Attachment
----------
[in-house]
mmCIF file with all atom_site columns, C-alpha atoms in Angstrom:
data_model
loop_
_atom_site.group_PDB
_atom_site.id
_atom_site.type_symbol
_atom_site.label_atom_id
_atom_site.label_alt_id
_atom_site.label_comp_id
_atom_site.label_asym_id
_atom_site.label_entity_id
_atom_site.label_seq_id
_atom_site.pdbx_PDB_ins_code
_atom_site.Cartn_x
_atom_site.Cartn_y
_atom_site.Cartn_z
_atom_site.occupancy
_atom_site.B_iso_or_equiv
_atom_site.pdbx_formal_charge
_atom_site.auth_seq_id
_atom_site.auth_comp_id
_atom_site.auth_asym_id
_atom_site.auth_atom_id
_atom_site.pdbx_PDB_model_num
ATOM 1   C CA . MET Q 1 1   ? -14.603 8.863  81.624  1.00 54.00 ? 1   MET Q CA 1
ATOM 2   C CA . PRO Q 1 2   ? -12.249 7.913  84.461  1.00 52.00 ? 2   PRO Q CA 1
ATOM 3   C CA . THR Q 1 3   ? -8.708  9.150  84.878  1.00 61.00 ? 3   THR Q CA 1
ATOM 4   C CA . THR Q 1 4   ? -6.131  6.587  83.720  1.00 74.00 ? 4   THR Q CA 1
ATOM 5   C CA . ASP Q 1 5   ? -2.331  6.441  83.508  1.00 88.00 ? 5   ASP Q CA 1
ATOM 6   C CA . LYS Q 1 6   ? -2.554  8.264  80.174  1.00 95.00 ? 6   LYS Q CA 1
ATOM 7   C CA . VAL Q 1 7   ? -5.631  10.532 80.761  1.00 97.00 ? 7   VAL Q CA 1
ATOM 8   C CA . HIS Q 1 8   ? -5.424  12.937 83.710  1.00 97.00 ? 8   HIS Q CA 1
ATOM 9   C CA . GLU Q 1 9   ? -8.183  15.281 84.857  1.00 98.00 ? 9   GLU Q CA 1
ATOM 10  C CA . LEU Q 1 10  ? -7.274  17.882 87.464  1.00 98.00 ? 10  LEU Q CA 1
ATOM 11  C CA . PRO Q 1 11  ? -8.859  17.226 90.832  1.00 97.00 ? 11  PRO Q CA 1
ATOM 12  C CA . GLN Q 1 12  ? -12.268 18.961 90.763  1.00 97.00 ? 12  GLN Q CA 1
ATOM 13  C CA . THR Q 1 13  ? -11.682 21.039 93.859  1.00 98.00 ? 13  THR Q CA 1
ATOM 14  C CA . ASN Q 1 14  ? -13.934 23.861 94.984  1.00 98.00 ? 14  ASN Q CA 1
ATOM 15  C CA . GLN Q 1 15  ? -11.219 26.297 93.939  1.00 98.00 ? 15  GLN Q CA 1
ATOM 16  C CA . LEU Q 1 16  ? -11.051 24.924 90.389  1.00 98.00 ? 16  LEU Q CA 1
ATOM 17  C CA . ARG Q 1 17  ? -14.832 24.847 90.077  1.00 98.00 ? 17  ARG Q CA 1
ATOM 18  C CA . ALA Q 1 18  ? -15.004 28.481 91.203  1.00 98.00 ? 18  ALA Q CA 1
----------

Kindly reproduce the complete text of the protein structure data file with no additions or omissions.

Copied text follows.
[in-house]
mmCIF file with all atom_site columns, C-alpha atoms in Angstrom:
data_model
loop_
_atom_site.group_PDB
_atom_site.id
_atom_site.type_symbol
_atom_site.label_atom_id
_atom_site.label_alt_id
_atom_site.label_comp_id
_atom_site.label_asym_id
_atom_site.label_entity_id
_atom_site.label_seq_id
_atom_site.pdbx_PDB_ins_code
_atom_site.Cartn_x
_atom_site.Cartn_y
_atom_site.Cartn_z
_atom_site.occupancy
_atom_site.B_iso_or_equiv
_atom_site.pdbx_formal_charge
_atom_site.auth_seq_id
_atom_site.auth_comp_id
_atom_site.auth_asym_id
_atom_site.auth_atom_id
_atom_site.pdbx_PDB_model_num
ATOM 1   C CA . MET Q 1 1   ? -14.603 8.863  81.624  1.00 54.00 ? 1   MET Q CA 1
ATOM 2   C CA . PRO Q 1 2   ? -12.249 7.913  84.461  1.00 52.00 ? 2   PRO Q CA 1
ATOM 3   C CA . THR Q 1 3   ? -8.708  9.150  84.878  1.00 61.00 ? 3   THR Q CA 1
ATOM 4   C CA . THR Q 1 4   ? -6.131  6.587  83.720  1.00 74.00 ? 4   THR Q CA 1
ATOM 5   C CA . ASP Q 1 5   ? -2.331  6.441  83.508  1.00 88.00 ? 5   ASP Q CA 1
ATOM 6   C CA . LYS Q 1 6   ? -2.554  8.264  80.174  1.00 95.00 ? 6   LYS Q CA 1
ATOM 7   C CA . VAL Q 1 7   ? -5.631  10.532 80.761  1.00 97.00 ? 7   VAL Q CA 1
ATOM 8   C CA . HIS Q 1 8   ? -5.424  12.937 83.710  1.00 97.00 ? 8   HIS Q CA 1
ATOM 9   C CA . GLU Q 1 9   ? -8.183  15.281 84.857  1.00 98.00 ? 9   GLU Q CA 1
ATOM 10  C CA . LEU Q 1 10  ? -7.274  17.882 87.464  1.00 98.00 ? 10  LEU Q CA 1
ATOM 11  C CA . PRO Q 1 11  ? -8.859  17.226 90.832  1.00 97.00 ? 11  PRO Q CA 1
ATOM 12  C CA . GLN Q 1 12  ? -12.268 18.961 90.763  1.00 97.00 ? 12  GLN Q CA 1
ATOM 13  C CA . THR Q 1 13  ? -11.682 21.039 93.859  1.00 98.00 ? 13  THR Q CA 1
ATOM 14  C CA . ASN Q 1 14  ? -13.934 23.861 94.984  1.00 98.00 ? 14  ASN Q CA 1
ATOM 15  C CA . GLN Q 1 15  ? -11.219 26.297 93.939  1.00 98.00 ? 15  GLN Q CA 1
ATOM 16  C CA . LEU Q 1 16  ? -11.051 24.924 90.389  1.00 98.00 ? 16  LEU Q CA 1
ATOM 17  C CA . ARG Q 1 17  ? -14.832 24.847 90.077  1.00 98.00 ? 17  ARG Q CA 1
ATOM 18  C CA . ALA Q 1 18  ? -15.004 28.481 91.203  1.00 98.00 ? 18  ALA Q CA 1